For me, resiliency is about creating a product portfolio that is highly resistant to disruptions in donor collections, large changes to product demand or events that compromise our ability to distribute blood components to where they are needed most. The goal is to ensure we can maintain the supply of blood products to all Canadian patients despite unforeseen events, be they natural disasters, pandemics or other events that might interfere with our ability to collect and distribute blood products. This can be achieved several ways, but chiefly through the adoption of safe, proven technologies that prolong shelf life, make transportation and storage easier, ease the burden for donation, or those that increase the “universality” of products and eliminate the need for very specific donor/recipient matching. A good example of this would be the adoption of freeze-dried plasma to create a shelf-stable, long-expiry product that can be easily transported and stored in a variety of settings, including rural or military locations.
Recent events, such as the COVID-19 pandemic, demonstrate that unforeseen events can disrupt the global blood system with little notice and with highly uncertain timelines and outcomes. By integrating new technologies into our fresh blood product portfolio, we can better ensure that critical, life-saving blood products are available to Canadian patients in times of need.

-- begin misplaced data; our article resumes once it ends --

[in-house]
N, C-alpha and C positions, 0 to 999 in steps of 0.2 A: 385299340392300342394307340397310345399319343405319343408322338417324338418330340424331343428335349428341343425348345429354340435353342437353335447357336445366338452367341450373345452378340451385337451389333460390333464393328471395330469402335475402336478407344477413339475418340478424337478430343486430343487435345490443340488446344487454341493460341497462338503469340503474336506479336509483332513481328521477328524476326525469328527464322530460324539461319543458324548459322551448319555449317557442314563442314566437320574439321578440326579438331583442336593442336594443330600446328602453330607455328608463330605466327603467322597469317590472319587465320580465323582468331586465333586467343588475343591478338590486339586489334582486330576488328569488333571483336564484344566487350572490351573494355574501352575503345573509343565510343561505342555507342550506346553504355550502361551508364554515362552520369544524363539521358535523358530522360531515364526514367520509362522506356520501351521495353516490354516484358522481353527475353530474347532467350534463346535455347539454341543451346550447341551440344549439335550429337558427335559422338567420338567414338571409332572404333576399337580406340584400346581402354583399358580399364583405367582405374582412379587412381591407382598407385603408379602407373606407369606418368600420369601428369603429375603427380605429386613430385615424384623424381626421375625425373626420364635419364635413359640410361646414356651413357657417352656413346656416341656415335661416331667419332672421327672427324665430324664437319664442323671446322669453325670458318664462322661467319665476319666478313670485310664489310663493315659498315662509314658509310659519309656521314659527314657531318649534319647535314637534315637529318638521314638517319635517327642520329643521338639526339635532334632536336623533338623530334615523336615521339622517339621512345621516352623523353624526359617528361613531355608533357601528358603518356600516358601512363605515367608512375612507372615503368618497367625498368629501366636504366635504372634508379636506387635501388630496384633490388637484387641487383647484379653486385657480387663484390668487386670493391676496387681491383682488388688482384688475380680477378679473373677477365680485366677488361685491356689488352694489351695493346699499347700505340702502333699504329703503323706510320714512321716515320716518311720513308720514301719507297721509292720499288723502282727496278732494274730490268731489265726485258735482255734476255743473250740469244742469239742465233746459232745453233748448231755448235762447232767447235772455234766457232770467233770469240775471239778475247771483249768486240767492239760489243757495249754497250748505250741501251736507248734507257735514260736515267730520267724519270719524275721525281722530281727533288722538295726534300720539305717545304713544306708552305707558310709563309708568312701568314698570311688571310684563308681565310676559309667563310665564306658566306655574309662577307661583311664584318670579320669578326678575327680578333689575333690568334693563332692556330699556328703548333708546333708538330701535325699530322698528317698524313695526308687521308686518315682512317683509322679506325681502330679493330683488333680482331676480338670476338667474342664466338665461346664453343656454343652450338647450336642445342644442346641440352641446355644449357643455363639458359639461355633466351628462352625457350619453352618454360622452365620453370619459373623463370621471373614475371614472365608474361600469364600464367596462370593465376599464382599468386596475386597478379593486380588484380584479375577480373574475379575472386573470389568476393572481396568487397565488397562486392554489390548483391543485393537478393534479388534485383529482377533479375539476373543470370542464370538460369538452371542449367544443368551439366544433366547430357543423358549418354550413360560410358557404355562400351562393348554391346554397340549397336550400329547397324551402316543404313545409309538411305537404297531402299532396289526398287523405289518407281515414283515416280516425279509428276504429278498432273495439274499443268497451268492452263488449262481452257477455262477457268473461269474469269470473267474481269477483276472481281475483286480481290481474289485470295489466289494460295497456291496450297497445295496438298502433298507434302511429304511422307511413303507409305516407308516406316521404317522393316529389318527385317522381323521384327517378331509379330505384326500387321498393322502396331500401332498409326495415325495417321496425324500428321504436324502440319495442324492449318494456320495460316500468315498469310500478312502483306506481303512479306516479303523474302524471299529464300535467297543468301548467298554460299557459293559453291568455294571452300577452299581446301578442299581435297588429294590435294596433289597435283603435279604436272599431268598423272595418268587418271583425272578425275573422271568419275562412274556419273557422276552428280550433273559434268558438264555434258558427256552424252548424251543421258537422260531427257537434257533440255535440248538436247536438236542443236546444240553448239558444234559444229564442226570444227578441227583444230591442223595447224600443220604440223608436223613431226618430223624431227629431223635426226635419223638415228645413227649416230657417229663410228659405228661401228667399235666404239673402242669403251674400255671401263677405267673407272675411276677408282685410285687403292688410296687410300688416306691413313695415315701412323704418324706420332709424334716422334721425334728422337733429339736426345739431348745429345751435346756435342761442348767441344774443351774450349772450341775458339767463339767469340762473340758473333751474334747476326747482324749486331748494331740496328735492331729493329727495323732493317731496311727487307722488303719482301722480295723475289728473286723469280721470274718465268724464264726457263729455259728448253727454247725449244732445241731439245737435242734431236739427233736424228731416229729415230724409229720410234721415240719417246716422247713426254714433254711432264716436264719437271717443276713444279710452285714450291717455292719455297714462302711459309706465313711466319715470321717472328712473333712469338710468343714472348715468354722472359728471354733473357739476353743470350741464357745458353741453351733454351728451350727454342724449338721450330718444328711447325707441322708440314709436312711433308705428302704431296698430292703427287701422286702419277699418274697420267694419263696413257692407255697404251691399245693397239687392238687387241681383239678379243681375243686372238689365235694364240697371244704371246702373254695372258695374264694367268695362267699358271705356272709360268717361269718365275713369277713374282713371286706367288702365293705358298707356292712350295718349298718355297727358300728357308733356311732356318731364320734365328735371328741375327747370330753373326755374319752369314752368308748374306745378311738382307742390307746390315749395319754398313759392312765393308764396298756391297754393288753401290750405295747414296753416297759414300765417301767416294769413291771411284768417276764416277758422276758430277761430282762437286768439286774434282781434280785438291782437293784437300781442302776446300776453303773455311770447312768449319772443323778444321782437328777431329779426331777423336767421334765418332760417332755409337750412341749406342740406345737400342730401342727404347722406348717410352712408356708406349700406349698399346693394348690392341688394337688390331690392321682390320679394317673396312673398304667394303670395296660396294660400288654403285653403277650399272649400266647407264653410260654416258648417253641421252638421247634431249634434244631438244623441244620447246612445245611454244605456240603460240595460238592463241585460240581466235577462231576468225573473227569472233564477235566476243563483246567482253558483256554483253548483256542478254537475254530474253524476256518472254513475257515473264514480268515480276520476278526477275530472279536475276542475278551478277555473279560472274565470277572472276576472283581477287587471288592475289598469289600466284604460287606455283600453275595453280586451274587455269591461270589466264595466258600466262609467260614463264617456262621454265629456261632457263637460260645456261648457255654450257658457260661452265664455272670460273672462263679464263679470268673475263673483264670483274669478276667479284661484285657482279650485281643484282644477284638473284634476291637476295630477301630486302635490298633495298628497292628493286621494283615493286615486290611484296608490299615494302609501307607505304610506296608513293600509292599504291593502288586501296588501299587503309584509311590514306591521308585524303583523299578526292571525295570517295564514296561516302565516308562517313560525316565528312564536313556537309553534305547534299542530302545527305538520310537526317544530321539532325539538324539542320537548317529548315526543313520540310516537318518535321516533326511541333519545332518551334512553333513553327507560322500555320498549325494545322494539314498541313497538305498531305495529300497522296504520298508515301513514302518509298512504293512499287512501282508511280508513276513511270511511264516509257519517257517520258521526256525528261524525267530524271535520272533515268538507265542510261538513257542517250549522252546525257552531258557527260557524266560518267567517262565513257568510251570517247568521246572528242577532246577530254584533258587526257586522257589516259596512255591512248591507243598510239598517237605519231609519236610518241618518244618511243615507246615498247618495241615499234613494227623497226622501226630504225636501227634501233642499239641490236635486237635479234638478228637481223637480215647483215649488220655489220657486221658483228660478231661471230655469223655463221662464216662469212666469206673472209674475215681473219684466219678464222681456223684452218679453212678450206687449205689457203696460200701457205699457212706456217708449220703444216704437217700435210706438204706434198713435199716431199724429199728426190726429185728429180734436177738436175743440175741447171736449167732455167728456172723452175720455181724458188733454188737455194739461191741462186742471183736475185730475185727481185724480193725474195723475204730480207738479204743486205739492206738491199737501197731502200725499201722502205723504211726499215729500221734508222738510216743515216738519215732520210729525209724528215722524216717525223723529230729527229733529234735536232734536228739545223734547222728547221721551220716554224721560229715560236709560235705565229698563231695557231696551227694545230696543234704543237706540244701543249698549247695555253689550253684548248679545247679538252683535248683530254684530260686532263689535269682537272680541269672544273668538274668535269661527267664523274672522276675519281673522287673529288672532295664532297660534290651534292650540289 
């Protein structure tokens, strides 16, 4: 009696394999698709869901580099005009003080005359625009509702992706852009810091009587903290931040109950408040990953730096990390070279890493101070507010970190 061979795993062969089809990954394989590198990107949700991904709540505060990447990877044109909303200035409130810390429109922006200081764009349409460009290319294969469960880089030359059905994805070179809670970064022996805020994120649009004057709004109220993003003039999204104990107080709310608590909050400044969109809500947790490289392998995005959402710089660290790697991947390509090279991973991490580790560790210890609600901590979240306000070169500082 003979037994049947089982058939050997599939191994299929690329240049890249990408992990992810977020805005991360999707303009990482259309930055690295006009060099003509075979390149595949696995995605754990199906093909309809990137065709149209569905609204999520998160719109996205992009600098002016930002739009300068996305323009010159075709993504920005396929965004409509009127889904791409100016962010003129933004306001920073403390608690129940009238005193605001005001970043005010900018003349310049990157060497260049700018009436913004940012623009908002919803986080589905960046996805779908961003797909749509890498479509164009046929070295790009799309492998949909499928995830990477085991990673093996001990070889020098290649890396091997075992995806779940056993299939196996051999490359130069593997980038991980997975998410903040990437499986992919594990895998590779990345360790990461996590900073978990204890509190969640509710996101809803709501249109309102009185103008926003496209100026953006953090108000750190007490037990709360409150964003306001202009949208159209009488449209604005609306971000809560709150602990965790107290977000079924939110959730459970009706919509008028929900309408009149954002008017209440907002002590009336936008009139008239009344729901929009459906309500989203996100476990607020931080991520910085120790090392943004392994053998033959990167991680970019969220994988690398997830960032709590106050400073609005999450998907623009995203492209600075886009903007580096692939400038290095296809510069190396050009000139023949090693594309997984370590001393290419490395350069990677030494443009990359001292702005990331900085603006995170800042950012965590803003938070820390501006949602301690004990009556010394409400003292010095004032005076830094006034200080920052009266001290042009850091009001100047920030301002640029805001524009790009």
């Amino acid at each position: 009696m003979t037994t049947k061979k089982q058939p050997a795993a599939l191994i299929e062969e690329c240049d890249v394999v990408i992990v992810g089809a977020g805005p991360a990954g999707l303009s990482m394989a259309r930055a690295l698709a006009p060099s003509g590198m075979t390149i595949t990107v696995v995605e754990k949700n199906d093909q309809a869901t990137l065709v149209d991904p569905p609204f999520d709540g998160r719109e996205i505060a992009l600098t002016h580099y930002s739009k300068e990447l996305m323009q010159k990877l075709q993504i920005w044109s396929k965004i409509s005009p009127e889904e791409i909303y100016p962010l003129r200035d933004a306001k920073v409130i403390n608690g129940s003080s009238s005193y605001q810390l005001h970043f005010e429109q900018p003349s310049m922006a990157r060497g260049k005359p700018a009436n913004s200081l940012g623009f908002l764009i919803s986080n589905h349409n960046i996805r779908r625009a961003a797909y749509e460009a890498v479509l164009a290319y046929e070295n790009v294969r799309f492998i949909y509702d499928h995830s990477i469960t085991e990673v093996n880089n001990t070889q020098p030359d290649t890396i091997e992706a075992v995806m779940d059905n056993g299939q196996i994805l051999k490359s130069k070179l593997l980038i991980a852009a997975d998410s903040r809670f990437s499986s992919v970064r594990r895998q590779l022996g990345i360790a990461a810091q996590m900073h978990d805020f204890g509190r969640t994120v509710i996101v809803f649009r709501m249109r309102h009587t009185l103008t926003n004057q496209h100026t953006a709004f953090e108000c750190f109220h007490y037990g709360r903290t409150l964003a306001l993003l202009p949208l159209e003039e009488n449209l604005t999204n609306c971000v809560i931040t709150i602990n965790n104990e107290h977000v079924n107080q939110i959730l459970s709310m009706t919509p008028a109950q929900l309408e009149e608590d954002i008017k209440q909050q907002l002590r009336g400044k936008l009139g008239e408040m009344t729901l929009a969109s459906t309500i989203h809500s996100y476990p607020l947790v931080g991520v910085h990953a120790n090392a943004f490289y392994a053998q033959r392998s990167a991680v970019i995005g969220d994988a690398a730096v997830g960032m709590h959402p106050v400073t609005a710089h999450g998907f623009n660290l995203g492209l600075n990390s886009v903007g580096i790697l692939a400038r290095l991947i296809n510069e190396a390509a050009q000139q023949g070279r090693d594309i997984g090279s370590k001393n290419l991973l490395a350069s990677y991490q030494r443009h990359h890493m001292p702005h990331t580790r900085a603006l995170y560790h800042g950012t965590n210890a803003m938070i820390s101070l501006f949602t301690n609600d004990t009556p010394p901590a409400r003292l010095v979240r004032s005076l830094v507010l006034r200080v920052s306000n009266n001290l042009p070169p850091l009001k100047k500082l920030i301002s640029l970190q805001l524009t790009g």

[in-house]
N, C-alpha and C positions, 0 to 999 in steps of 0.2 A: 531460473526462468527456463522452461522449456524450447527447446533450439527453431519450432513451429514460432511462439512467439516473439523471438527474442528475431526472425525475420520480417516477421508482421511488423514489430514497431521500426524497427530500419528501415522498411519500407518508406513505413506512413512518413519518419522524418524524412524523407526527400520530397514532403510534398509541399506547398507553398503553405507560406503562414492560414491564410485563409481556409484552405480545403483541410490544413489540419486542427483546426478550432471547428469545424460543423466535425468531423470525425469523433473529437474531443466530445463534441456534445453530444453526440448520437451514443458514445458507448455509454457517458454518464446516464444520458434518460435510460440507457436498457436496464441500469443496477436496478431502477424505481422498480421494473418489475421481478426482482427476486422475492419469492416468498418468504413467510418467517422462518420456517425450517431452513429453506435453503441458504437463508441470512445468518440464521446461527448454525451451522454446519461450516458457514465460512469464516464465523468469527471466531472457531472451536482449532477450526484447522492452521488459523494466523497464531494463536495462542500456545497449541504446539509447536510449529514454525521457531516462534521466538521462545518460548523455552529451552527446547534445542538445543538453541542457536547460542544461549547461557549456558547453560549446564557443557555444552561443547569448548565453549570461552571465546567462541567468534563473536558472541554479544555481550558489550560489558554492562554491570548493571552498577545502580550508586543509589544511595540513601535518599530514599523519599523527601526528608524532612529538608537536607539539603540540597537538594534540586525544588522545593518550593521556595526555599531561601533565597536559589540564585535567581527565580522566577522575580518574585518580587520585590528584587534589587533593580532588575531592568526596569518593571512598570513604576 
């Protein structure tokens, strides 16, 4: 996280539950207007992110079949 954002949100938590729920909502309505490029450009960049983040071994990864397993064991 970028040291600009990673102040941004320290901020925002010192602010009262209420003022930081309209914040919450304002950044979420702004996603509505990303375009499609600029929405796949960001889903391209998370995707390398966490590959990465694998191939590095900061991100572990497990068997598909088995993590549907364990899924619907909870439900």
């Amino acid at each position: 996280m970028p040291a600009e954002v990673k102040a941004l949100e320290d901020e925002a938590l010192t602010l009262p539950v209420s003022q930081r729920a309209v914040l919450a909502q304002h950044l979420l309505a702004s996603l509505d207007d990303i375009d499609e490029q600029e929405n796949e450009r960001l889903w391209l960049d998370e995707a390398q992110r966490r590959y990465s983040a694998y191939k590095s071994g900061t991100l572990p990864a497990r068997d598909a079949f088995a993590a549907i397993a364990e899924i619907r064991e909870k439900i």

Our current focus is exploring technologies and products that can be applied to the fresh blood component portfolio, including plasma, red blood cell concentrates and platelets. Some of these technologies, such as freeze-dried plasma, are more mature and therefore will have a shorter runway to implementation over the coming years, while others such as universal or freeze-dried RBCs are still more speculative. As a result, this is a long-term project that will require ongoing collaboration with both vendors and the research community to develop solutions that can be implemented safely and effectively in the blood system.